Thyroid Ophthalmopathy

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Thyroid Ophthalmopathy
Classification and external resources
ICD-9 242.90



Disease entity

  • ICD 242.90- 242.91

Disease

Thyroid eye disease also known as Thyroid associated ophthmopathy(TAO) or Grave’s orbitopathy is an autoimmune disorder characterised by enlargement of the extraocular muscles and increase in fatty or connective tissue volume.

Etiology

It’s generally associated with Hyperthyroidism but can also be associated with Hypothyroidism and Euthyroidism. The thyroid abnormalities do not cause orbital disease. Thus, treatment of thyroid dysfunction does not necessarily affect course of Grave’s ophthalmopathy.

Risk Factors

  • Cigarette smoking is a strong risk factor for TAO.
  • Patients treated with I131 are at increased risk of developing TAO.

Epidemiology

TAO is more evenly distributed among men and women. It generally presents during 4th and 5th decade of life while it can affect neonates and elderly.

Pathophysiology

The circulating antithyroglobulin, autoantibodies react with thyroid derived thyroglobin attached to eye muscle membranes. The interstitial spaces of muscle show infiltration of mononuclear cells, fibroblasts and accumulation of oedematous fluid. There is deposition of glycosaminoglycans which bind water and contribute to tissue oedema leading to exophthalmos

History/Symptoms

The patient complains of gritty sensations, photophobia, lacrimation, discomfort, forward protrusion of the eye.

In advanced cases, patient complains of dysfunctional eye motility or diminution of vision.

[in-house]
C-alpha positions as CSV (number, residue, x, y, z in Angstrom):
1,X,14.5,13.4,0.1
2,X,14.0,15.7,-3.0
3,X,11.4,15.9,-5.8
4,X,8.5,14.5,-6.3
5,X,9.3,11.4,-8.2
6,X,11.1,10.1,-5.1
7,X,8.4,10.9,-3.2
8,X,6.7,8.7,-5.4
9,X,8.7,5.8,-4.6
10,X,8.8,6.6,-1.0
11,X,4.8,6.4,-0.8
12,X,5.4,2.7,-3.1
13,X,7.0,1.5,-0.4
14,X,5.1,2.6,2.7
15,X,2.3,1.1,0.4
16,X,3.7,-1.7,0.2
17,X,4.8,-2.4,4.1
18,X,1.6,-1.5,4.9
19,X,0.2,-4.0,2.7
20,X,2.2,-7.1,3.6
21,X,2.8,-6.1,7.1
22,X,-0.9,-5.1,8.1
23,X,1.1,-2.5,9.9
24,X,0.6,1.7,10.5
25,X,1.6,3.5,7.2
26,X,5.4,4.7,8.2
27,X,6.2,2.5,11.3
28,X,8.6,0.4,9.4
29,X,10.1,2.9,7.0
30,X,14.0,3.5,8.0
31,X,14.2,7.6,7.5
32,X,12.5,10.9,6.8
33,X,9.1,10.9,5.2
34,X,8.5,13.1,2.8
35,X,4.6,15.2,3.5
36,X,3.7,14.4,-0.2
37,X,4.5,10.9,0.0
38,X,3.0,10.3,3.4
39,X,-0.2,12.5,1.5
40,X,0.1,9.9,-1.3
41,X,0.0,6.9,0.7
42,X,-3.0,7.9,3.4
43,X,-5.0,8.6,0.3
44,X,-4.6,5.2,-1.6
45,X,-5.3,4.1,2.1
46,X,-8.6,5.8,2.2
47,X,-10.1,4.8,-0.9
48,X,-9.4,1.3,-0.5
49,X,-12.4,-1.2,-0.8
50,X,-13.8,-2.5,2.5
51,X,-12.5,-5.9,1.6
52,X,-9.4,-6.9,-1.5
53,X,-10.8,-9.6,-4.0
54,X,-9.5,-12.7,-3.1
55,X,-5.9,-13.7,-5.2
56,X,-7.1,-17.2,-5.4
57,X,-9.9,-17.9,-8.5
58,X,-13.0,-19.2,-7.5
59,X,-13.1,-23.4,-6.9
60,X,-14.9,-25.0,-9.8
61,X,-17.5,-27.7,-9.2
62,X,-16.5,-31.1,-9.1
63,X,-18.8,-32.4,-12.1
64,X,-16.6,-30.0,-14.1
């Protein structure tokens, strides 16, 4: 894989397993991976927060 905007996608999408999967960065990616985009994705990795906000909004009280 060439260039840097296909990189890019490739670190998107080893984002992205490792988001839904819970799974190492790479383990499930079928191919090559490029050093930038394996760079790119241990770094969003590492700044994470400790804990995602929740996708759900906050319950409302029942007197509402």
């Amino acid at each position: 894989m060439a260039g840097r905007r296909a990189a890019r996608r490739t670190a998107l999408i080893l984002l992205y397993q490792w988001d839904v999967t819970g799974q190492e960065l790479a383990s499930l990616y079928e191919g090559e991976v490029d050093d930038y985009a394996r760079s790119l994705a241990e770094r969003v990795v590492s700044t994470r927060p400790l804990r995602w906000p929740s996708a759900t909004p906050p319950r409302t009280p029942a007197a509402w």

Signs

  • Lid retraction i.e. Dalrymple’s sign occurs in 37-92% patients.
  • Lid lag of the upper eyelid on downward gaze i.e. Von graffe’s sign and lid oedema.
  • TAO is the most common cause for both unilateral and bilateral axial proptosis. There is increased resistance to retropulsion. Hertel’s exophthalmometer is used for the measurement of proptosis.
  • Bulbar conjunctiva can have deep injection i.e. goldzeiher’s sign. Exposure keratitis can occur further due to lagophthalmos which is a major cause for diminution of vision in TAO apart from compressive optic neuropathy.
  • Extraocular muscles are involved in TAO. The most commonly affected muscle is Inferior rectus followed by medial, superior, levator and lateral rectus. The muscles affected results in ocular misalignment, diplopia. Inability to look up when the eye is adducted i.e. double elevator palsy.
  • Compressive optic neuropathy occurs in <5% of patients with typical TED resulting in slowly progressive fulminant visual loss. It occurs due to compression from the oversized recti and orbital fat causing compartment syndrome at the apex of orbit. It is characterised by decrease in vision, colour vision, contrast sensitivity and relative afferent papillary defect. The characteristic visual fields show central scotoma with inferior arcuate defects. The optic nerve head examination may vary from being normal to having disc oedema, pallor or optic atrophy.